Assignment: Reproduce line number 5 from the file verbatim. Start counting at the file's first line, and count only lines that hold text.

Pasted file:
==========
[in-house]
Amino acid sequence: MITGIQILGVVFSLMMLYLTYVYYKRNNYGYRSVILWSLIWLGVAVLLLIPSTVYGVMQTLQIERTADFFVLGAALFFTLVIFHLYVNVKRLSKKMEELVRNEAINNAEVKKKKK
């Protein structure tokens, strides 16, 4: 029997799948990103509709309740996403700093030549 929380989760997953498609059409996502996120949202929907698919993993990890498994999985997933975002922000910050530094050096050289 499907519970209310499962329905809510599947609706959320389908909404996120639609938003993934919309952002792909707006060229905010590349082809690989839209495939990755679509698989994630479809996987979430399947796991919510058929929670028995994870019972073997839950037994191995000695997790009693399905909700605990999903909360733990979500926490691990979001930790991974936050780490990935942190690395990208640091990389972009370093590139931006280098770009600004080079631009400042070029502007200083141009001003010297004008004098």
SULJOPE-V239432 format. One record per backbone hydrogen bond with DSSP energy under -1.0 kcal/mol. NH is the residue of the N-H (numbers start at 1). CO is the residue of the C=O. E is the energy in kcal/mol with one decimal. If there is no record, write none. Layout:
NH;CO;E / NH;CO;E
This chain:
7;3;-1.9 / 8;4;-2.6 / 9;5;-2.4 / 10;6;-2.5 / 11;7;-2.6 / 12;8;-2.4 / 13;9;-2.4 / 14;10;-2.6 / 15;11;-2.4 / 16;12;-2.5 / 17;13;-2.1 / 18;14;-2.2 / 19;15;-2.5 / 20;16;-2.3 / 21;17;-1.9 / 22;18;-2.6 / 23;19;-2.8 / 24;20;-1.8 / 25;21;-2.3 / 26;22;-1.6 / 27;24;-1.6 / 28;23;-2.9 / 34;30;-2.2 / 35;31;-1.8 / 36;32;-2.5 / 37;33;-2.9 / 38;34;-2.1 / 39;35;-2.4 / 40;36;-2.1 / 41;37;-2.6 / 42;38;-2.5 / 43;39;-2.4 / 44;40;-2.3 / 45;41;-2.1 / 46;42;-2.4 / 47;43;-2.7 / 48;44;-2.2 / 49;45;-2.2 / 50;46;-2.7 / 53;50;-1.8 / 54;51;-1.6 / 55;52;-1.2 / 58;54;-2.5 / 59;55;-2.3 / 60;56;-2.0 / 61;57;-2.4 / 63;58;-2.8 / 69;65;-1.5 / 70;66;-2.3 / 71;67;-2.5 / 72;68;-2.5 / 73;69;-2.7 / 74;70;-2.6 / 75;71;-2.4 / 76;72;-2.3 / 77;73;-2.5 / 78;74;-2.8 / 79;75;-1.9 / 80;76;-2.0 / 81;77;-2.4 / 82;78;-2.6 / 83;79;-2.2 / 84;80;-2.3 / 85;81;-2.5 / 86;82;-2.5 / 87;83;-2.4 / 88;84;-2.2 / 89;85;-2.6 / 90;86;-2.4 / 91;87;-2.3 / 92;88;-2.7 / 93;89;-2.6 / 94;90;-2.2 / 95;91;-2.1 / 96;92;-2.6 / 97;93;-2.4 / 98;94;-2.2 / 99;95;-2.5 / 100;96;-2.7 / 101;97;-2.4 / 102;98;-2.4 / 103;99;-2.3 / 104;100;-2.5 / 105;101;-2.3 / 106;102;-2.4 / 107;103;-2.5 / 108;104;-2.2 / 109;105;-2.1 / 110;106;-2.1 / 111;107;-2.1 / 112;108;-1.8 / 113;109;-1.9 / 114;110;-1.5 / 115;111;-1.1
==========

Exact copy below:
NH;CO;E / NH;CO;E